Interview with Pivale's Darren Fisher: Baptism of fire at DrupalCon

Published by Tim
on 2 June 2020
Darren Fisher Drupal community interview cover

Agiledrop is highlighting active Drupal community members through a series of interviews. Now you get a chance to learn more about the people behind Drupal projects.

We spoke with Darren Fisher, digital transformation consultant, designer and front-end developer at the UK company Pivale. Read on to find out how Darren transitioned from working in the print industry to web design and development, and what are the things he most loves about Drupal. 

 

1. Please tell us a little about yourself. How do you participate in the Drupal community and what do you do professionally?

I am a digital transformation consultant, a digital designer and a front-end developer who occasionally dips into some back-end development when required. Each year I attend our local DrupalCamp in London and I’ve also attended several European DrupalCons over the years.

 

2. When did you first come across Drupal? What convinced you to stay, the software or the community, and why?

I was working as a graphic designer in the print industry and had bounced between a few different jobs but it was obvious that the print industry was in decline and I became more aware on a daily basis that this probably wasn’t going to be a long and successful career. 

My brother had been working as a Drupal Developer for around 6 years or so and had started his own Drupal agency and was looking to expand their design and front-end capabilities. 

He plucked me from my existing job art-working for holiday brochures and showed me the digital ropes and I’ve been with him ever since. I joined his company two weeks before DrupalCon Amsterdam in 2014 which he took me to and that was my baptism of fire!!

 

3. What impact has Drupal made on you? Is there a particular moment you remember?

Drupal has allowed me to cross over from the print industry and build professional websites for businesses with very little ramp-up time. I began by simply designing as I always had done in graphics packages such as InDesign, Illustrator and Photoshop and gradually learned site-building and theming.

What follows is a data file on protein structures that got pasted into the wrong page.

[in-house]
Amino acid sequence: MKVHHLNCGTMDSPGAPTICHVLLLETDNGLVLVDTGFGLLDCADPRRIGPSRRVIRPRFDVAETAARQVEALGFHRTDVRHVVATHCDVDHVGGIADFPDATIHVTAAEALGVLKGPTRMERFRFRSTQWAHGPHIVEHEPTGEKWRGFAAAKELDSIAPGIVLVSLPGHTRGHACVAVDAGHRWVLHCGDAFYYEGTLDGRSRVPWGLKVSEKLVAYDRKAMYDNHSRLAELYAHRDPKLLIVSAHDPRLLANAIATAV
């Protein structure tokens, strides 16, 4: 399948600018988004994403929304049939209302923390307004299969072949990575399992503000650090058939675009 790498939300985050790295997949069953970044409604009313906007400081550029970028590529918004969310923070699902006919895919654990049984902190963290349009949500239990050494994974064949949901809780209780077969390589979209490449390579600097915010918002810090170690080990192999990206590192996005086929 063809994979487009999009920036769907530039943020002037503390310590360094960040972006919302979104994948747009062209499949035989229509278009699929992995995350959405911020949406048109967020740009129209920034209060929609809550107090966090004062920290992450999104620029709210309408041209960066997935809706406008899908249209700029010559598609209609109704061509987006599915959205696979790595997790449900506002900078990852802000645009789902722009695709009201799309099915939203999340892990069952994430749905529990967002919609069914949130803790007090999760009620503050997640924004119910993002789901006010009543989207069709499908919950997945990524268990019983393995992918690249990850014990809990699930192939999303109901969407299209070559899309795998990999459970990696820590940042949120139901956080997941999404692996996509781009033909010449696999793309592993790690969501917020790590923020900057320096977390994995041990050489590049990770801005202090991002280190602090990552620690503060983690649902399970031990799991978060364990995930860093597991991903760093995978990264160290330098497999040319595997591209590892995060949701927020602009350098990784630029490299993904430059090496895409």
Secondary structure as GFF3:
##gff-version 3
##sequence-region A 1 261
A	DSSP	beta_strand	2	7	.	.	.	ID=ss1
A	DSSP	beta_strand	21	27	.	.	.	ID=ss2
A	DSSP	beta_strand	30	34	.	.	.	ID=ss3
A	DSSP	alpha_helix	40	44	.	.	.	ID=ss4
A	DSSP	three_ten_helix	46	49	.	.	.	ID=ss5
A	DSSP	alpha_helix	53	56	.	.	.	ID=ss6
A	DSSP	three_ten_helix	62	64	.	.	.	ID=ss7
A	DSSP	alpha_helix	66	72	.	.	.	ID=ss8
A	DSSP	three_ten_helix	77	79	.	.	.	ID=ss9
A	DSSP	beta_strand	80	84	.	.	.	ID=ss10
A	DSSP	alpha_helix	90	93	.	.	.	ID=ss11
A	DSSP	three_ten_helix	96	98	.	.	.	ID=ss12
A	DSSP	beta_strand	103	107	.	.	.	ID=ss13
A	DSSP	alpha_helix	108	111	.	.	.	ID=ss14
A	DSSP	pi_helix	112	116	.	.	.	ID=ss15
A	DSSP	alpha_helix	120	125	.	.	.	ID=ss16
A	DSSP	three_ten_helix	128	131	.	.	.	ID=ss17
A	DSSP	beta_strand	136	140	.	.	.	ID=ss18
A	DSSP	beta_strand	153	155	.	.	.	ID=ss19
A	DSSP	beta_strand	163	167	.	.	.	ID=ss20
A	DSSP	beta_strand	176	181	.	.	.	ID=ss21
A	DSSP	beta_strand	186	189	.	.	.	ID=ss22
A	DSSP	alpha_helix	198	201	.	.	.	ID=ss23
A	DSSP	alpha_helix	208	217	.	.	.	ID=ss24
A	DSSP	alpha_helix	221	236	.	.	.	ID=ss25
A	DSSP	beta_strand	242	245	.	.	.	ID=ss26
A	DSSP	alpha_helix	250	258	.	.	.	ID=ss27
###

As the years have passed I’ve become more comfortable with diving into PHP and developing custom modules and doing more complex preprocess work for the front end. 

Drupal allowed me to build great websites from the get-go - launching my first client project within months of being introduced and as I’ve expanded my knowledge moving forward it has continued to support my development. Having a solid framework to work in and a good mentor has meant I could produce good quality work whilst growing as a professional.

 

4. How do you explain what Drupal is to other, non-Drupal people?

Drupal is simply a CMS - like WordPress but much more powerful, scalable and customizable and of course more secure. People often know WordPress so that’s the easiest comparison to make. I often describe the features of the CMS aspect of Drupal as that is what most non-technical people will be able to identify with.

 

5. How did you see Drupal evolving over the years? What do you think the future will bring?

Drupal has come on leaps and bounds since I came on board in 2014. Drupal 6 was on its way out and Drupal 7 was at its peak usage with Drupal 8 being merely on the horizon. 

I absolutely love Drupal 8 - especially being predominantly a front-end developer as the introduction of the Twig templating language allowed me to do a much better job of producing quality and scalable front ends - especially since the arrival of technology like Pattern Lab

I’m loving the fact that major content migrations between versions are now a thing of the past with the iterative update path and I can’t wait to upgrade all our clients to Drupal 9 without breaking the bank or indeed my soul!!

 

6. What are some of the contributions to open source code or to the community that you are most proud of?

I tend not to get too involved in the open-source aspect as I’m usually up to my eyeballs in client work but one way I often try to contribute is by writing blog articles to share discoveries I’ve made whilst working on complex client projects.

 

7. Is there an initiative or a project in Drupal space that you would like to promote or highlight?

I’m excited to see what the results of the front-end initiatives will be for both the new front and back-end themes.

 

8. Is there anything else that excites you beyond Drupal? Either a new technology or a personal endeavor. 

We’re working more and more with Vue.js and that excites us greatly. We’ve built a custom application for a space agency with Vue as well as dashboards for our multisite offering which helps developers see an overall picture of what is happening across multiple websites and we’re also building our new website with Vue.

As Drupal moves closer towards being a decoupled framework I’m excited to see how we can blend these two technologies together!